Monday, July 29, 2013

Year of Birds by the Numbers, Part 2

We have reached the 1/2 point through the Bird of Year competition and, much like I did for the 1/4 way mark, it is time for another numerical analysis of our progress!

The numbers went up fast over the past three months as spring migration brought in a considerable influx of new and previously unseen birds. Damon and I both spent a considerable amount of time beating the bush, which is reflected in the rapid increase in our totals. I also had one trip to Oregon which pushed my total up beyond anything I might have been able to do if I had stayed on the East coast.

If you look at the numbers through time, you will see the pattern of slow bird sightings in January and February (with the exception of my mid-February trip to Louisiana) and a fairly rapid rate of increase in March, April, and May. Damon did especially well in early May and my early June trip to Oregon is obvious as well. There was a stagnation of our numbers in late June as the summer heat and foliage became greater challenges.

We can also look at the difference between my cumulative count and Damon's.
Here you can see that Damon had about a 10 bird lead on my until mid-February and after that I had a 15-30 bird lead up to early June when my lead jumped up to almost 60 birds. Again my Eastern Oregon trip was a definitive factor in this widening gap between our yearly bird totals.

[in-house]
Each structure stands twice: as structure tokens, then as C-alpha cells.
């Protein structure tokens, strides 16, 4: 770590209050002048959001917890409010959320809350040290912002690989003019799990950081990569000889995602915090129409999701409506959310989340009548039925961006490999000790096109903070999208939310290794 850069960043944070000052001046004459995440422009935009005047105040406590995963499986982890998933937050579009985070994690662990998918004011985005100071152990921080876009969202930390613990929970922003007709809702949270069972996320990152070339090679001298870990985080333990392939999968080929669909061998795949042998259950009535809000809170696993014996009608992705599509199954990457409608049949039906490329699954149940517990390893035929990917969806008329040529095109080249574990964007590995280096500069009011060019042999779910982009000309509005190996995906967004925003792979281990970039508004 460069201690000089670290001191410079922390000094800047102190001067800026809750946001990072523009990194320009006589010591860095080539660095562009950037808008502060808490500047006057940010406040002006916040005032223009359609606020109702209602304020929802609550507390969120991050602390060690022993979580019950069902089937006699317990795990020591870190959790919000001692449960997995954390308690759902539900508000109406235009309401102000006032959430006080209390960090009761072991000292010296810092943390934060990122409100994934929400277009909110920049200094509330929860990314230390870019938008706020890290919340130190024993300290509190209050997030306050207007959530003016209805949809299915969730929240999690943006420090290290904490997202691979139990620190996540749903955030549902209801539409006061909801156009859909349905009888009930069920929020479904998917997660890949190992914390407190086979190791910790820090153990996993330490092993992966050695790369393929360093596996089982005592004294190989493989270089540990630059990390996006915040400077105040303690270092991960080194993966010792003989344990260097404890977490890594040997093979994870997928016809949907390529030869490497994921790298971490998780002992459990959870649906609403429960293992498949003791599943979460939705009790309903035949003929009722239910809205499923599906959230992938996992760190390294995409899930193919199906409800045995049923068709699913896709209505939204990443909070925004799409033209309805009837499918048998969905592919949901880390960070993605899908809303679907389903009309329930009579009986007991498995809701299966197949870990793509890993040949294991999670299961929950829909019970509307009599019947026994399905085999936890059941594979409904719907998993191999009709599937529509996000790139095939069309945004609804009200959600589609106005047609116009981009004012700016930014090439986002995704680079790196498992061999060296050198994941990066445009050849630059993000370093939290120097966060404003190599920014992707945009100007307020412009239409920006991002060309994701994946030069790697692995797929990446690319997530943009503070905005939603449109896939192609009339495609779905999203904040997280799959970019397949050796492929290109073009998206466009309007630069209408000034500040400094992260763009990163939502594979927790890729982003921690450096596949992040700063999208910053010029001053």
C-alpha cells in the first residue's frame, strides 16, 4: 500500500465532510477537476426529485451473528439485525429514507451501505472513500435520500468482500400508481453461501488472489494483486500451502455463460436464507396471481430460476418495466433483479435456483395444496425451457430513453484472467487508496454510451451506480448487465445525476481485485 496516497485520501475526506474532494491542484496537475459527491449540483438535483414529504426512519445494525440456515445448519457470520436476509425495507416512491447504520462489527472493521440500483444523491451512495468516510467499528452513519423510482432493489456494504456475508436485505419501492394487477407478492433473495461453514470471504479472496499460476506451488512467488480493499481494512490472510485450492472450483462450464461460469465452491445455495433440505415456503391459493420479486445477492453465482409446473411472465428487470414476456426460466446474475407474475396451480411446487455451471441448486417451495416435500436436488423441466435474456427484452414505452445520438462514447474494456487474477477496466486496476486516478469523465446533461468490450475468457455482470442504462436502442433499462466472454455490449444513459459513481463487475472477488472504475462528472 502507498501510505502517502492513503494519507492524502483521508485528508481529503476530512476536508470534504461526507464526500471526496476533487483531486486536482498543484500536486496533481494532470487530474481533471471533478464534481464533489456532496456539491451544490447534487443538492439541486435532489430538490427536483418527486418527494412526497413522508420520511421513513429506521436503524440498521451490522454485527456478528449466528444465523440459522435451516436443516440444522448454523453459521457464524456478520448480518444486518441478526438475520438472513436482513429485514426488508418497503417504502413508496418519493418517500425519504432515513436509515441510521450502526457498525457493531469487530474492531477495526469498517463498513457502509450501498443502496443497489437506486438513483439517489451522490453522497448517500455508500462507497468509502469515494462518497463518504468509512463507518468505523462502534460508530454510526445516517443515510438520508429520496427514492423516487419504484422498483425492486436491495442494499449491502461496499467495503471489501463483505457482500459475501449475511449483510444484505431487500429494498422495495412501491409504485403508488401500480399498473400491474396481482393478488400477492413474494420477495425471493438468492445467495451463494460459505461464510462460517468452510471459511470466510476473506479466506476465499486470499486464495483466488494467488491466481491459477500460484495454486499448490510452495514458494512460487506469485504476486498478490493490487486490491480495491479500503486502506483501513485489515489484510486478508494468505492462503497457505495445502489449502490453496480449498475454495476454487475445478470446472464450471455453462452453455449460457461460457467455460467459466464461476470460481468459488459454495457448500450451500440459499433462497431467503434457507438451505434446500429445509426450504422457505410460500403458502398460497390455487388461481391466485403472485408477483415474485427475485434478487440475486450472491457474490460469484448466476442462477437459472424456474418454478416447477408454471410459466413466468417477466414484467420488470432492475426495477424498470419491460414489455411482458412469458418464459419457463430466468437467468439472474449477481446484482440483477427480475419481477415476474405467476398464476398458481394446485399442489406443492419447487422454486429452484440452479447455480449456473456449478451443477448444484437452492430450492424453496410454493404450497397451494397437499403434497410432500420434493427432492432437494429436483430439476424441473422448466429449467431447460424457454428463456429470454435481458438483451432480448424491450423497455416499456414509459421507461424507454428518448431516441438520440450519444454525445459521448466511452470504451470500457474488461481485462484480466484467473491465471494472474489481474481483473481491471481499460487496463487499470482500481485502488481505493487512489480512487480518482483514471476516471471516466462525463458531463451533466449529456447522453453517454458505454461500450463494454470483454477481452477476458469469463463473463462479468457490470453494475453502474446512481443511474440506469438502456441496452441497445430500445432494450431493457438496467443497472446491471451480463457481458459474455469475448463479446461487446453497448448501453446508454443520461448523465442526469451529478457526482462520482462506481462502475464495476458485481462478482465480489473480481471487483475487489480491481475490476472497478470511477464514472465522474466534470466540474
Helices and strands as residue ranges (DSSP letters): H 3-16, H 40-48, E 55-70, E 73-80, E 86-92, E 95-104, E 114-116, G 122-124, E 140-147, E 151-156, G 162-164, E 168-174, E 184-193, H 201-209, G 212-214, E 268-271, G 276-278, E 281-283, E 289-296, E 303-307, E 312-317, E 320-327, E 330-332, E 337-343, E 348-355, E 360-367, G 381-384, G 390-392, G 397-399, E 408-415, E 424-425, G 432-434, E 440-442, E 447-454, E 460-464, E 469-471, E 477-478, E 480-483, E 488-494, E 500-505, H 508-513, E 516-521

Looking at the list of birds that Damon and I have seen so far this year, I next tallied up how birds were common to both of our lists and how many unique species we had seen that the other guy hadn't. Our previous totals at the end of March had Damon with 30 unique species, me with 40 unique species, and our lists sharing 46 species. These numbers have changed a bit in the past couple of months.

Damon now has seen 34 birds that I haven't, I have seen 94 species that Damon hasn't, and we have seen 122 of the same species. This suggests that I have been able to track down many or most of the new species that Damon has seen but that I have added 50 or so species that he hasn't been able to seen. I wonder if my trip to Oregon in June had anything to do with this?

We can also look at the bird categories to see who is ahead for different types of birds. 
The last time I did this, I was less careful with the groupings. But this time, we covered most of the main bird groups and have about a dozen or so categories now. A few things jump that out at me about these numbers is that I am well ahead in the waterfowl, shorebirds, and miscellaneous waterbirds. How did I see so many more 'water' birds than Damon? Perhaps this is an area he could focus on to try to catch up some?

Lots of categories are very similar between the two of us including woodpeckers, crows and jays, pigeons and doves, mimids, gulls and terns. And Damon is ahead in only 4 categories- those being warblers and vireos, tyrant flycatchers, thrushes, and wrens. I suspect his obsession with his birdsong application and careful attention to small birds accounts for this lead. The only small bird category I am doing well at is the sparrows and finches. I do like the sparrows; I mean who doesn't?

I imagine our numbers will level off as we move farther into summer and early fall. But maybe there will be some surprises as the fall migration starts up? Perhaps there will be more trips for me to push my lead even higher? Perhaps Damon will spend some time near the ocean and lake shores and learn to identify ducks and geese (besides the Canada Goose and Mallard)? Who knows?

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